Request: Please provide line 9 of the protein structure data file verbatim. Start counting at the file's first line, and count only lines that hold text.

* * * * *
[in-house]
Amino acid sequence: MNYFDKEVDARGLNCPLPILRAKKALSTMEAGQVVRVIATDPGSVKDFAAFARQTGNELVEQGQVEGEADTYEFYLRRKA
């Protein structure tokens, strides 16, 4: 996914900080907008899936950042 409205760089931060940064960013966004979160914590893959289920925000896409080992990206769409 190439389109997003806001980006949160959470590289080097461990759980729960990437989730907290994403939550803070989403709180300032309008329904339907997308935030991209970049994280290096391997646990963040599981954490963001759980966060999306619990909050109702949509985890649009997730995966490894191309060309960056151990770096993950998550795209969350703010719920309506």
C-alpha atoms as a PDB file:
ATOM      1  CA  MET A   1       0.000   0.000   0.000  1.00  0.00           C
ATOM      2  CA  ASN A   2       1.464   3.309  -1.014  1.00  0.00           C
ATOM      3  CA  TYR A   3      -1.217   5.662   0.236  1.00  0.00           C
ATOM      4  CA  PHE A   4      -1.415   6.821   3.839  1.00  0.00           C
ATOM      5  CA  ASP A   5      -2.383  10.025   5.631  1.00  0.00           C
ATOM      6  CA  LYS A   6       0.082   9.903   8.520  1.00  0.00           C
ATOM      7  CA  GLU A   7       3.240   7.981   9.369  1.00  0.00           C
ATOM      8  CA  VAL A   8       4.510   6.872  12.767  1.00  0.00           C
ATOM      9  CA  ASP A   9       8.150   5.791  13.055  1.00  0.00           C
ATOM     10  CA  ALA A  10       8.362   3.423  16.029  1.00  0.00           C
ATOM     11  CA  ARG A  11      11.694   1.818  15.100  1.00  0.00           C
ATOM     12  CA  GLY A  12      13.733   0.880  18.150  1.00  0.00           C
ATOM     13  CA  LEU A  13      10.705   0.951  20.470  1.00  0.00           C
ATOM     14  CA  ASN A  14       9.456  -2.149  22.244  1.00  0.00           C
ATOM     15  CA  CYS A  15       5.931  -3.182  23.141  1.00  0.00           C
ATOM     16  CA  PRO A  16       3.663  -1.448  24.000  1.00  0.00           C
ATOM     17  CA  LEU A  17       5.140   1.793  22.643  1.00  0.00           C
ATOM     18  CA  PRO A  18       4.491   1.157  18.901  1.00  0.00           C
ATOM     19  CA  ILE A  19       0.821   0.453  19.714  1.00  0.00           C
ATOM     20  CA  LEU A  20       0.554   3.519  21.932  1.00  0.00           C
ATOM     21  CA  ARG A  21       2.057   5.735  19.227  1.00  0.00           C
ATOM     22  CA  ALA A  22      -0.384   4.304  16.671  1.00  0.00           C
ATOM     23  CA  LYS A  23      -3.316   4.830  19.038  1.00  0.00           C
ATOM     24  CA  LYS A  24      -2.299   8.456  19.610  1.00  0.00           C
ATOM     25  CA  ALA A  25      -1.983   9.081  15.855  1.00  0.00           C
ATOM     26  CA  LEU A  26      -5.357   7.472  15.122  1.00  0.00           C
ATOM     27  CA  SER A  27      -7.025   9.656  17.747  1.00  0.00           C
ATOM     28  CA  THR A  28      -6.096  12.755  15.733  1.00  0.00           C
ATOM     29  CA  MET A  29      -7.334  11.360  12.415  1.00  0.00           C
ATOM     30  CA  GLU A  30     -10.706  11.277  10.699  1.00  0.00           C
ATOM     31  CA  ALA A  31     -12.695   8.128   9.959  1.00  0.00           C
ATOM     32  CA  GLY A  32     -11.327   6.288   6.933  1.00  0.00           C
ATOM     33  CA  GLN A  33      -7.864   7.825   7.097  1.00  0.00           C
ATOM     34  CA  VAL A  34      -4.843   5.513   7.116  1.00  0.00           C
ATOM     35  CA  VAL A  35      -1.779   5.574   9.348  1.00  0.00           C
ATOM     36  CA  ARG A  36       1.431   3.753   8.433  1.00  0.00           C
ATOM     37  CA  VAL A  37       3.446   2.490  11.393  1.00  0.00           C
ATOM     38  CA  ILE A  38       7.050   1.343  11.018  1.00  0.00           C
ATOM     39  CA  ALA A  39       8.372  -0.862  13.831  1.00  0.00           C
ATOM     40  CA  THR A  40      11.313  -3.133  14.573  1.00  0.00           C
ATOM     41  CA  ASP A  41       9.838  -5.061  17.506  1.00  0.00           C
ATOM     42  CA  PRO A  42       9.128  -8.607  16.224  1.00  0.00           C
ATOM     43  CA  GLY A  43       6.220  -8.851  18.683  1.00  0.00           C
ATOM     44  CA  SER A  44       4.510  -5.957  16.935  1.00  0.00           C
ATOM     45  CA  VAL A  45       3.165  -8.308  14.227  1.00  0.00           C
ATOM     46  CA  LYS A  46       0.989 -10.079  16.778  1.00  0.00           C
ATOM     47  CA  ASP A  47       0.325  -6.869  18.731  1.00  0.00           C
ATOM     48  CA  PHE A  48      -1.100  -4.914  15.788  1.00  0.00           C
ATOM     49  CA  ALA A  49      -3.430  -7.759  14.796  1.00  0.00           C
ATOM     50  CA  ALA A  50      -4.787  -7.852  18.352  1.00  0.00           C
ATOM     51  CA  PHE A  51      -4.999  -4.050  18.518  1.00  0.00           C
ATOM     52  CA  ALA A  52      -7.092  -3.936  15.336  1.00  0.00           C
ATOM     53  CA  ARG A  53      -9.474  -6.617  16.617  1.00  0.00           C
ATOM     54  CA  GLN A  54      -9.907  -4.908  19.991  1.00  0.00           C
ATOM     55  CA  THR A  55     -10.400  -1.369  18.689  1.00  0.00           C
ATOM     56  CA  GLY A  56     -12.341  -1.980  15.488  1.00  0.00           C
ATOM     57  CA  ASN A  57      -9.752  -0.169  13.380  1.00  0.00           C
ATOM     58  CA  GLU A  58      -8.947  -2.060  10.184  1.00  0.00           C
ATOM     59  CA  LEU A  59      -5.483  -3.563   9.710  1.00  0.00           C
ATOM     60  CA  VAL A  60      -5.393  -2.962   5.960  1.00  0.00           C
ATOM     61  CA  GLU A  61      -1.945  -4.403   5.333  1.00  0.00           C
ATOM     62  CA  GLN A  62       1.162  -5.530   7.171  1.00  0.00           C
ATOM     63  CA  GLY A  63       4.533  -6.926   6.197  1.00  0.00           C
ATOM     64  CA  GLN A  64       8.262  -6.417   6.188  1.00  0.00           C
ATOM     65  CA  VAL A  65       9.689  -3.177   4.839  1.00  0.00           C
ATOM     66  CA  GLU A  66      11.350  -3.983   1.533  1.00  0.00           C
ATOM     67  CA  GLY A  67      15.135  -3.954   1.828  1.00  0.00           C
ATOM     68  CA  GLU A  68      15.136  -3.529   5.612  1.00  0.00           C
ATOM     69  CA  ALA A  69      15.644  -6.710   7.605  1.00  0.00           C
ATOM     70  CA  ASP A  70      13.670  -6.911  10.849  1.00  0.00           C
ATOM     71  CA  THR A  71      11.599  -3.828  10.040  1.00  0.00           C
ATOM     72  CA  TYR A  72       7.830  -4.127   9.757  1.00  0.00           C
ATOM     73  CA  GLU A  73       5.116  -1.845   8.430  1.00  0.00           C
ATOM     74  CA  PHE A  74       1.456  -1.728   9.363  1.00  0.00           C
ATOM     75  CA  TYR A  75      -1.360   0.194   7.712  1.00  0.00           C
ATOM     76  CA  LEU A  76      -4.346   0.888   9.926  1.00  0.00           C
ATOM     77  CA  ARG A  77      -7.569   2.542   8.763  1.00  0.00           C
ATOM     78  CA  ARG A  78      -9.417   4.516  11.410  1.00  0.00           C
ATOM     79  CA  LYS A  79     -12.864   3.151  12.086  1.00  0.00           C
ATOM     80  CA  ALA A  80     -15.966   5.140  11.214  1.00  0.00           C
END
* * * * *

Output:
ATOM      5  CA  ASP A   5      -2.383  10.025   5.631  1.00  0.00           C